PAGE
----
Chronic Pain: What You Need to Know

Chronic pain is generally defined as pain that lasts longer than 3 to 6 months. This pain can come from:

  • An acute injury or surgical wound that is past its normal healing time
  • Chronic medical conditions, such as Crohn’s disease or fibromyalgia

See Acute vs. Chronic Pain

The source of chronic pain is often difficult to pinpoint and may require testing or visiting a specialist. The treatment for chronic pain will differ depending on what a doctor believes is the source. For instance, the treatment for chronic pain due to Crohn’s, fibromyalgia or arthritis will be different from chronic pain after recovering from a back surgery.

See Common Conditions That Cause Chronic Pain

Even after the source of chronic pain is identified, effective pain treatment may require trial-and-error.

This article will discuss what chronic pain feels like, non-physical aspects, pain management, and general treatment options.

See Managing Chronic Pain Without Opioids


What Does Chronic Pain Feel Like?

Other than being long-lasting, the symptoms of chronic pain will vary widely and are distinct to the health condition as well as the individual. Chronic pain can range from uncomfortable but bearable to intense and disabling. It can occur anywhere on the body and is not always localized to one area. Common types of pain sensations include, but are not limited to:

  • A burning feeling
  • Dull muscle aches
  • Electric, shooting pains
  • Hypersensitivity to light touch (allodynia)
  • Stabbing pain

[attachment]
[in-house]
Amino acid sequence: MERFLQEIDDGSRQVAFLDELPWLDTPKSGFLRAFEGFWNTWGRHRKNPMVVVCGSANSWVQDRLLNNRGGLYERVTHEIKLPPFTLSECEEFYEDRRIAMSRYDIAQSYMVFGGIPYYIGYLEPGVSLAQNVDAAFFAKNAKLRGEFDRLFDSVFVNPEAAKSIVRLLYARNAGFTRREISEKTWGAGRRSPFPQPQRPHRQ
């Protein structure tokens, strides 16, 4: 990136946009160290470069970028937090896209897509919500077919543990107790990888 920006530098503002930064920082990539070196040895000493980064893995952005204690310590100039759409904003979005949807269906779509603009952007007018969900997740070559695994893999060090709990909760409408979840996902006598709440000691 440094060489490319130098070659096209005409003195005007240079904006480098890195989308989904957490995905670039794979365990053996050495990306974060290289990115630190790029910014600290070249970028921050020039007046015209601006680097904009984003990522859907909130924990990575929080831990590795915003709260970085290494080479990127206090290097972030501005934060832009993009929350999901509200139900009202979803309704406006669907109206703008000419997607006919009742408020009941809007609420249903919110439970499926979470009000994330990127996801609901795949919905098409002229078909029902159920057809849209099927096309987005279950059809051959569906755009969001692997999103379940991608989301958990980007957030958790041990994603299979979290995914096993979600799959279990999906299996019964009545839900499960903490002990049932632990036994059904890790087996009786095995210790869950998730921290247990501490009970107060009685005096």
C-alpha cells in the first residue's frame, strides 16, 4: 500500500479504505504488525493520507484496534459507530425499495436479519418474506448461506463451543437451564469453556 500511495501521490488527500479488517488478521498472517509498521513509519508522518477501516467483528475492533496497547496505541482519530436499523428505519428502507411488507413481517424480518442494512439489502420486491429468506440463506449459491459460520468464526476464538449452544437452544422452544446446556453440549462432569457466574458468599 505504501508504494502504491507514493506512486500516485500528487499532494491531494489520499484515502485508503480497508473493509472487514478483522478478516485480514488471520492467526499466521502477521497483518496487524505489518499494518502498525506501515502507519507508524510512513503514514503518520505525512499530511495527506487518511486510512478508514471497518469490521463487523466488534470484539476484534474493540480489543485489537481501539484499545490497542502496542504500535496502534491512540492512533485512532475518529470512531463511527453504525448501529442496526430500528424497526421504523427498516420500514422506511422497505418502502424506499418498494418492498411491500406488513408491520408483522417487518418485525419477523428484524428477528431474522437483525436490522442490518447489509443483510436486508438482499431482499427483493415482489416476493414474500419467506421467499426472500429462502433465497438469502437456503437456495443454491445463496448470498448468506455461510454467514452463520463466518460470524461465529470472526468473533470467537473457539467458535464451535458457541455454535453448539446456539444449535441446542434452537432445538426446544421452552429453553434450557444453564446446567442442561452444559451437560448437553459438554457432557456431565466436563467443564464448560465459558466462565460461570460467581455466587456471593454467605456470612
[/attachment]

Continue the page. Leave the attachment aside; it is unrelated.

• Tenderness or soreness
  • A tingling or prickly feeling

Chronic pain may worsen with movement, or fluctuate throughout the day. It may be difficult to predict how the pain will change from one day to the next. Being able to describe how pain feels to a health care provider will help assure a person gets an accurate diagnosis.

See Choosing and Meeting with a Pain Management Specialist

More Than Just Physical Pain

While chronic pain is a broad category that encompasses many different feelings and conditions, it is usually associated with these non-physical features:

There is no timetable for healing
With acute pain, such as from a bone fracture, there is a clear timetable for when the pain will end, the injury will heal, and when full functioning will return. Chronic pain lacks these comforting benchmarks and instead has many unknowns.

Emotions play a role
Chronic pain is often characterized by a lack of answers, which can leave a person feeling confused, fearful, and depressed. These feelings, along with physical pain, can result in a form of suffering that is not typically associated with other types of pain.

Outside environment will have an impact
Similar to many aspects of life, the way a person deals with chronic pain will often be dependent on his or her work, family, and social life. For example, a person who works in an office with low physical demands may be able to keep his or her job, while a person with similar levels of pain and a physically-demanding role may have to find an alternative.


While physical factors play a large role in chronic pain, psychological and social elements can be equally as important to how a person feels and how much he or she “suffers” from the pain.

See Factors That Open or Close the Pain Gates

Chronic pain can be somewhat of an anomaly, which may make it difficult to understand and treat. For example, it is not uncommon to have a person in excruciating pain but has minimal medical or physical findings to explain the pain. On the other hand, there are cases in which the diagnostic tests show very severe physical problems (e.g. a spine MRI shows a lot of damage), yet the person is successfully coping with the pain.

Many experts believe that many of the above differences can be explained by how the patient processes the pain signal in the brain and this may be affected by psychological and social factors.